California's ongoing extreme drought must be a lesson for managing water in a warmer, more densely populated world, says a team of NOAA and University of California climatologists and hydrologists.
In the Journal Nature, the research team calls for a greater recognition of the role humans play in drought and in driving higher demands on water, such as urbanization, greenhouse gas emissions, food and energy production, and water policies and management practices.
Better understanding these human stresses will help federal, state and local decision makers, and industries evaluate new and existing policies to safeguard scarce water resources and increase efficiencies in usage, they say.
"In a world that is becoming warmer where water is becoming more scarce owing to growing and competing demands, communities, businesses and nations must implement policies and invest in new technologies that make every drop count," said Dr. Martin Hoerling, with NOAA's Earth System Research Laboratory in Boulder, Colo.
"California's challenge is to find a balance of water for the state and for the environment; unless more efficient approaches are adopted, striking a balance that maintains existing services will be a difficult task," Hoerling continued.
Since 2011, California has been experiencing its worst drought in more than a century. Temperatures are breaking record highs and the region is down a year's worth of rainfall. Forests, fish and wildlife as well as the regional economy especially rural communities are struggling; drought in 2015 alone is expected to cost the state an excess of $3 billion.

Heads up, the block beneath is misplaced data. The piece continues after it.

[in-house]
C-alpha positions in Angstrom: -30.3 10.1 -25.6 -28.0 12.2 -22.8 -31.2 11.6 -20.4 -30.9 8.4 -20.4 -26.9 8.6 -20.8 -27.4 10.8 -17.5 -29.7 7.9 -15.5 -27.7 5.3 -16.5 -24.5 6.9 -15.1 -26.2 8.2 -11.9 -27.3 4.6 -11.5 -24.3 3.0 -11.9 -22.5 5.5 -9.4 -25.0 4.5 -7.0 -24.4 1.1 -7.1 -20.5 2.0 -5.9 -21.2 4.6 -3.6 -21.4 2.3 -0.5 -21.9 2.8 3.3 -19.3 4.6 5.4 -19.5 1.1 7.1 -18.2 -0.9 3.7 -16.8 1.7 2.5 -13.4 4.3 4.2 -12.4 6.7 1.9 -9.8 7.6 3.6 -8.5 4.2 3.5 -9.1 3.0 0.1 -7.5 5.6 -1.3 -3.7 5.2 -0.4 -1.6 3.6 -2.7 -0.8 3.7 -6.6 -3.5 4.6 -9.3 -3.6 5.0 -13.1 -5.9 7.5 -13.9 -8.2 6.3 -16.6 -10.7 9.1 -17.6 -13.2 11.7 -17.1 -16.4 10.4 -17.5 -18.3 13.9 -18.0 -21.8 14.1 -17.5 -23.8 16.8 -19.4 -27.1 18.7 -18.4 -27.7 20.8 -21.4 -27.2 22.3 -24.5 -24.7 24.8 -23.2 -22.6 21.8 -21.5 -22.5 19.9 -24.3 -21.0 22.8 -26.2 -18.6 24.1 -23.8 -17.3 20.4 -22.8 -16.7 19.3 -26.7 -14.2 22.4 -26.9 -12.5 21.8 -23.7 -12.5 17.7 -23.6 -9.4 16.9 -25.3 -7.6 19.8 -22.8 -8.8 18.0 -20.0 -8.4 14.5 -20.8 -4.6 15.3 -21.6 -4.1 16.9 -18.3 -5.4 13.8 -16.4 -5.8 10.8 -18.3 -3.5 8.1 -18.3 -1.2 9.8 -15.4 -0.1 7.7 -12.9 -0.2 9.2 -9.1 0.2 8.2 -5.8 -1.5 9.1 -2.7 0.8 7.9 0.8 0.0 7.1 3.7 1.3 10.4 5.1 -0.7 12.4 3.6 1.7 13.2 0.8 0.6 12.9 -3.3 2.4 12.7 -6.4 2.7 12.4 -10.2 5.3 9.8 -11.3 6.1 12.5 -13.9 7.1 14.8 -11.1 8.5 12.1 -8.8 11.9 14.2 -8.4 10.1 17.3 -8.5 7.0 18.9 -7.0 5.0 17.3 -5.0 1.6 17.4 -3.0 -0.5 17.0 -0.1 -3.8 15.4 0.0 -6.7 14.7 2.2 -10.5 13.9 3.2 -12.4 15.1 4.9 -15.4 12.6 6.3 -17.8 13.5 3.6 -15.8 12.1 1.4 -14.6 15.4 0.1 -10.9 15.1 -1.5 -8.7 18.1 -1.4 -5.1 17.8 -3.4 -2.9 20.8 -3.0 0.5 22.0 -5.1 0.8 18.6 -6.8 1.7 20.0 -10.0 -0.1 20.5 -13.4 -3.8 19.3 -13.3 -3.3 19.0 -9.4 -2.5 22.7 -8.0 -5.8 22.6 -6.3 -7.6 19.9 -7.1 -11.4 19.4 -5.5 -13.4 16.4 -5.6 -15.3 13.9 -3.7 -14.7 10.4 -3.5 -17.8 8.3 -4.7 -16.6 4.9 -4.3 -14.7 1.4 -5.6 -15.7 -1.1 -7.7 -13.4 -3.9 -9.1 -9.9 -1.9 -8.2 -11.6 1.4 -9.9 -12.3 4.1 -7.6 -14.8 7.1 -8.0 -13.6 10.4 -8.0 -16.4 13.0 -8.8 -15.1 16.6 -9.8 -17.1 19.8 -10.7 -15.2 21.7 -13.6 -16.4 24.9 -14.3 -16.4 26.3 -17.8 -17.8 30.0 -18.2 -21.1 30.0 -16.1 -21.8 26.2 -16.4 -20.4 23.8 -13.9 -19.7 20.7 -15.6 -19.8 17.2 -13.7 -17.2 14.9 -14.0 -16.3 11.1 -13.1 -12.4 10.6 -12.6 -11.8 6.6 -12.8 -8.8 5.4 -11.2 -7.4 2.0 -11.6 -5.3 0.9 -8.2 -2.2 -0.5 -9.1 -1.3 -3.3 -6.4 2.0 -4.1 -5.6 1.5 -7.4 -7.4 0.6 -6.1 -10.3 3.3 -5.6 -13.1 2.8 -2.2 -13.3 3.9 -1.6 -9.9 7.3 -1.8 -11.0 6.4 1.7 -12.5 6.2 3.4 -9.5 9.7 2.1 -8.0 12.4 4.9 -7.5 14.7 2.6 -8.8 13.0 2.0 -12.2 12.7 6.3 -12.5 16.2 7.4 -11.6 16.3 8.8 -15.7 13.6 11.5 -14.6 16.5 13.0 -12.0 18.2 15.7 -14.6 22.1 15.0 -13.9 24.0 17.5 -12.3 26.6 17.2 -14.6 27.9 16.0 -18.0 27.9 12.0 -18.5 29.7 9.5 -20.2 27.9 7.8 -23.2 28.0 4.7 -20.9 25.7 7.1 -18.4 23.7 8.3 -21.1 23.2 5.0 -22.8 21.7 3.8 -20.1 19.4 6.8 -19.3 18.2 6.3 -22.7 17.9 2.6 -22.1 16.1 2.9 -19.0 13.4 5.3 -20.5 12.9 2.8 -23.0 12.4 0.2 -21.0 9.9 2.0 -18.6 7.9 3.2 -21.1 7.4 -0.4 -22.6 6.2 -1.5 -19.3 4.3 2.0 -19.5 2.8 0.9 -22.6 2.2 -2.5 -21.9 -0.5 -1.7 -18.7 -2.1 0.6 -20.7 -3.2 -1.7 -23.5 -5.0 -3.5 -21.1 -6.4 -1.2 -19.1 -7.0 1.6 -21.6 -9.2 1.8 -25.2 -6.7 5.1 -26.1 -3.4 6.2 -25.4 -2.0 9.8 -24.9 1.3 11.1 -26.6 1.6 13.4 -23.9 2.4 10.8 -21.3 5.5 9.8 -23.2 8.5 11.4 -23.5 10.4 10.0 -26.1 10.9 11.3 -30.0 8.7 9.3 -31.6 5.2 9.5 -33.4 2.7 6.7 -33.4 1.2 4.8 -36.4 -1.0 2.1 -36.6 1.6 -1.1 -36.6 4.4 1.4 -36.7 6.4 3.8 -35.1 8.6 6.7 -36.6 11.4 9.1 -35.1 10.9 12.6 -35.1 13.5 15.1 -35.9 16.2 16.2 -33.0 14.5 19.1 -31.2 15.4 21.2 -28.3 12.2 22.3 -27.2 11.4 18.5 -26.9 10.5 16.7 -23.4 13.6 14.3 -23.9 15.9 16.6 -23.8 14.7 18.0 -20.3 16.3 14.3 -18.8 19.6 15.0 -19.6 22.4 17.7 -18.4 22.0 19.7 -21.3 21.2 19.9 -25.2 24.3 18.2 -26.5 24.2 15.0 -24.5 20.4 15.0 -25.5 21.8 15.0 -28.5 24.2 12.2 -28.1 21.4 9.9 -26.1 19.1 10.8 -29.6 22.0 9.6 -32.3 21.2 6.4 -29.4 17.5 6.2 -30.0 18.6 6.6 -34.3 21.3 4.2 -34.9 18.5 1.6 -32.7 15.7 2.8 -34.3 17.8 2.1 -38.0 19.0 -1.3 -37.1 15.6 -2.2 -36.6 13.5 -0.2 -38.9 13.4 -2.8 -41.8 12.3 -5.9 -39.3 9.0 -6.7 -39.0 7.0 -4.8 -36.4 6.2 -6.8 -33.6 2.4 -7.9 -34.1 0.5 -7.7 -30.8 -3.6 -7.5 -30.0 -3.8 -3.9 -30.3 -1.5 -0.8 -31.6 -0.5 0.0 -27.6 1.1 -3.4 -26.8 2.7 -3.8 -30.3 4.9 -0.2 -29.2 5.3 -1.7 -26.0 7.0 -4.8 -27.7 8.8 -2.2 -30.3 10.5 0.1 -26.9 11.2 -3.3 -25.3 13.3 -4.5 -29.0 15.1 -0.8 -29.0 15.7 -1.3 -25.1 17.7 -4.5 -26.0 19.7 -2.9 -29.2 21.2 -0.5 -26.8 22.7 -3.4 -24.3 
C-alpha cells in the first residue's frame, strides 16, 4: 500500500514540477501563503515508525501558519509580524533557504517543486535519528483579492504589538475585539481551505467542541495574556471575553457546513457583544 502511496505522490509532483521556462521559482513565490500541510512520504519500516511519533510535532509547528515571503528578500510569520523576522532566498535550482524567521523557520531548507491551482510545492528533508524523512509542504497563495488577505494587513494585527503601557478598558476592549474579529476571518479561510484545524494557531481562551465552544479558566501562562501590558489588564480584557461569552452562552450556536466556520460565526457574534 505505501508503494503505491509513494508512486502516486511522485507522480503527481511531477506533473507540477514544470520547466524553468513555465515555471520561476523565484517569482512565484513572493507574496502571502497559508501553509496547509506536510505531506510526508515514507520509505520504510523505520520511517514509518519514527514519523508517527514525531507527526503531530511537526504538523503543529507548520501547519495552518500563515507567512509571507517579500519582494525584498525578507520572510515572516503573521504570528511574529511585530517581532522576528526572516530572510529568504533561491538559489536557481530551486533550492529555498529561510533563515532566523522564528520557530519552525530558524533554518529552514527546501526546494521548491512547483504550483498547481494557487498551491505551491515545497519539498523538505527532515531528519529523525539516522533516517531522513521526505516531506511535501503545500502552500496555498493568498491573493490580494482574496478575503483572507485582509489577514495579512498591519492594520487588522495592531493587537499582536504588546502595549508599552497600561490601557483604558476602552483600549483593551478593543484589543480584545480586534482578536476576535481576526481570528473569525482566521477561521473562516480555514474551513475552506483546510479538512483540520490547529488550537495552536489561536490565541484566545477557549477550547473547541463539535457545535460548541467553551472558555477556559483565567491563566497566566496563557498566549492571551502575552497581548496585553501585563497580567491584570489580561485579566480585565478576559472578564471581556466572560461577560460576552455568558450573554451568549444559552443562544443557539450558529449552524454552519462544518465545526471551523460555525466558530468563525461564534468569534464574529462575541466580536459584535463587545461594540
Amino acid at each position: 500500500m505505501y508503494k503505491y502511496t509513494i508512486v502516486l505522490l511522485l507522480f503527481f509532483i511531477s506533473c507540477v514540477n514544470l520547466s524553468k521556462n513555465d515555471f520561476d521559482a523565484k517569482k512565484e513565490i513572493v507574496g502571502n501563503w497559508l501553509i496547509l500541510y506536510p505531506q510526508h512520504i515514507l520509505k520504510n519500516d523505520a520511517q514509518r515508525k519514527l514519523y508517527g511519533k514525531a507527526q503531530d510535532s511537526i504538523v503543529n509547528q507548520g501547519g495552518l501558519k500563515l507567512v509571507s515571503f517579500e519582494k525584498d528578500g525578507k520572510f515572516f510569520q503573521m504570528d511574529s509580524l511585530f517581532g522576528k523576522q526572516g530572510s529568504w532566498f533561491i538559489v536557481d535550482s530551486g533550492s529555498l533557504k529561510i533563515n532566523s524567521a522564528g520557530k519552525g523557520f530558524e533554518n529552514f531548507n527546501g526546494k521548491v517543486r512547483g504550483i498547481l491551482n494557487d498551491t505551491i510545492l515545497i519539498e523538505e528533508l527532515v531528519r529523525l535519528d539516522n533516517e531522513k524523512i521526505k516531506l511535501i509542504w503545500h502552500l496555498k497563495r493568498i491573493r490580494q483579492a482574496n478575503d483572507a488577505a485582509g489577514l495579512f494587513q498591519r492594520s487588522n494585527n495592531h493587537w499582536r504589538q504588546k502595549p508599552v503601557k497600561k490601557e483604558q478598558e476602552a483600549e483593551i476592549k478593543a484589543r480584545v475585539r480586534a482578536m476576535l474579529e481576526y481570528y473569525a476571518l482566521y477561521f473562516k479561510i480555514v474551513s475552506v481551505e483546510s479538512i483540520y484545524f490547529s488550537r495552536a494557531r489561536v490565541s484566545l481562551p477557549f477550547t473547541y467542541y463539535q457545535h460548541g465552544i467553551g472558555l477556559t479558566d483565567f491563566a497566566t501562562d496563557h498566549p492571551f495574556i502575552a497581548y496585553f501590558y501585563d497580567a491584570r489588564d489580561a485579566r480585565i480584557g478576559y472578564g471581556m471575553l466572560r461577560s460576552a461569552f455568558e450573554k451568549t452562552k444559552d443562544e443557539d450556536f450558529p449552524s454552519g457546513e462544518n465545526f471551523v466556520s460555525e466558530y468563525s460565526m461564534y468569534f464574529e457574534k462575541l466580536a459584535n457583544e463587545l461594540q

Severe and long-lasting droughts have occurred in reconstructions of the region's past climate, researchers said, so it is not clear whether California's current drought is a temporary weather condition or is the emergence of a "new normal."
Researchers say states like California should develop proactive water management plans for droughts, instead of responding to crises.
"Demand management, conservation, public outreach, technological innovation for water conservation and more-flexible market-based solutions and infrastructure adaptation are fundamental to responding to increased demands and climate-change stress in the future," the paper suggested.